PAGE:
REVIEW: “Munich” (**1/2)

Posted by · 10:46 pm · December 6th, 2005

MunichSteven Spielberg’s “Munich,” the big, mysterious player in this year’s Oscar game, has come. And as anyone could have expected, no film could have held up to the expectation.

Not only, however, does the film fail to reach the spot reserved for it in everyone’s mind throughout the summer and fall shoot, but it settles in as a slightly misguided and confused tale oblivious to its own potential.

The screenplay, by Tony Kushner and Eric Roth, is based on the extremely provocative book titled “Vengeance” by George Jonas. These two tyrants of storytelling bravado are a wet dream for those hoping for potent, pointed commentary mixed with fascinating storytelling. The mixture is, in effect, not so potent. Not so pointed.

A story about the fallout of the Palestian execution of Israeli athletes at the 1972 Munich Olympics is a thematically risilient one to be committed to film in today’s times. Mossad agents seeking out – vengeance – for the heinous murders in retaliation is an eye-for-an-eye and we’d all be blind sort of reality that deserves more than the boilerplate of a squad of assassins and their tasks at hand, intricacies and all.

These men could have served as such lighting rods as to bury any writing effort ever attempted, to be blunt, but they are rather characters to fill the void of plot instead.

Eric Bana’s very internal performance as Avner, leader of the group, is a defining one that still lacks a needed edge. Daniel Craig is given nothing but cool clothes to wear and funny nods to offer in ironic situations, while Ciaran Hinds is wasted both in performance and in character.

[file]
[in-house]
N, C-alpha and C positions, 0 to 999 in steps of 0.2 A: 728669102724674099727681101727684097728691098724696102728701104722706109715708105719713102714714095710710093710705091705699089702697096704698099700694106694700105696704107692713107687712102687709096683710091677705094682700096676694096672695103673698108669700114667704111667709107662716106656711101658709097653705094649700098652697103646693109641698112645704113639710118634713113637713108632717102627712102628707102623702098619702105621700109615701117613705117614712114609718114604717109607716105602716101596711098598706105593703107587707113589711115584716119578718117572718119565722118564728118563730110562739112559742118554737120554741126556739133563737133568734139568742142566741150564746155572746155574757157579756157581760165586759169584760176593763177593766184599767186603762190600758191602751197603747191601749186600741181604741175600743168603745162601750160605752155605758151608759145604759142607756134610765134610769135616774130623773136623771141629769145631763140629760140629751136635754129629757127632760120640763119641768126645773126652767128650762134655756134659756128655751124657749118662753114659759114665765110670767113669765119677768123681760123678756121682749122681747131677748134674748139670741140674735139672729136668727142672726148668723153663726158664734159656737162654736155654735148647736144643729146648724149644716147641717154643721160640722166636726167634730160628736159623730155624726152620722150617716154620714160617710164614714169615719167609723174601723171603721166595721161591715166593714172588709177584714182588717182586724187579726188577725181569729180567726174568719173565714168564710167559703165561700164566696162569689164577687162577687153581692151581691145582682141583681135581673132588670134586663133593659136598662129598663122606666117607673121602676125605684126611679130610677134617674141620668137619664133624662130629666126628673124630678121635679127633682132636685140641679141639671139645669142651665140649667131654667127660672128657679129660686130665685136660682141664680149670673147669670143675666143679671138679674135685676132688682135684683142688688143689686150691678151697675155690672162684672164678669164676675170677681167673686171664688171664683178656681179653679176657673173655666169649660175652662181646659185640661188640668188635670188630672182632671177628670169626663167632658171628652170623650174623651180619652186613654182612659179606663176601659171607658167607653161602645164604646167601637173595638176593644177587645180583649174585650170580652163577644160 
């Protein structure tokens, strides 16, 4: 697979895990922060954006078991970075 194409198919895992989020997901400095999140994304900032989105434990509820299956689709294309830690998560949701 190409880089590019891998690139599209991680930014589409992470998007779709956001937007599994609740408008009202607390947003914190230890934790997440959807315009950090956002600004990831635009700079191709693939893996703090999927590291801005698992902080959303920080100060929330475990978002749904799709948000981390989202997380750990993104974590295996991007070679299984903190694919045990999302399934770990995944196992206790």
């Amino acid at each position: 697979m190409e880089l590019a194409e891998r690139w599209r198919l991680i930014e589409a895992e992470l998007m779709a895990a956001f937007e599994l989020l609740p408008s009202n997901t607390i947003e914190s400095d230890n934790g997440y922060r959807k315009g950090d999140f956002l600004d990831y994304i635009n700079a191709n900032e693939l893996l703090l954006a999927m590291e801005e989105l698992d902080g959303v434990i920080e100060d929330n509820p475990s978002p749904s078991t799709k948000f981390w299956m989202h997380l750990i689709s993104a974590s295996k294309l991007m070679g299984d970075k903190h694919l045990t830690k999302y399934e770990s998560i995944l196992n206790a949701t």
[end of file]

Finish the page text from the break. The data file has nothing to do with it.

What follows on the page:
Geoffrey Rush gets the creepy guy-behind-it-all role that does nothing but offer the same boring point in each of his three or four scenes – that being a commanding position against the agents’ defiance and overall ability to think for themselves the implications of what they’re doing.

What is commendable about “Munich,” and highly so, are the technical aspects on display.

Of immediate note is Janusz Kaminski’s electrifying cinematography, which finesses the film to a point that it feels like one of the political genre thrillers of the decade in which the story takes place.

MunichJohn Williams’s score is largely non-existent until the credits role, but when it’s there, it is, as is typical, the man at the height of his game. The restrained schedule shows somewhat, however, but even still, the music offers its part toward the tone. And the pulsing percussion of the tense scenes adds layers to the suspense.

The sound of the film is also worthy of a mention, both terrifying and beautiful. This is a loud film when it counts, a quiet film when it counts just as much.

And finally, Michael Kahn’s skillful hand cuts the wonderfully realized imagery in a way that ushers the narrative along swiftly, both without confusion and indicative of thematics.

No, there is nothing wrong with the way Munich is put together. Spielberg is still a master storyteller. The problems with this film, shockingly, reside on the page. At two and a half hours, it takes too long to realize it either doesn’t know exactly how to put what it has to say, or otherwise so thoroughly indicates it that the message and the statement is lost in the shuffle.

Ultimately, however, nothing so powerful as the final shot of the film could have been afforded. Pity it couldn’t have come a half hour earlier and at the end of a tighter, more focused depiction of one of the most relevant hours in the history of the ages old conflict in the Middle East.

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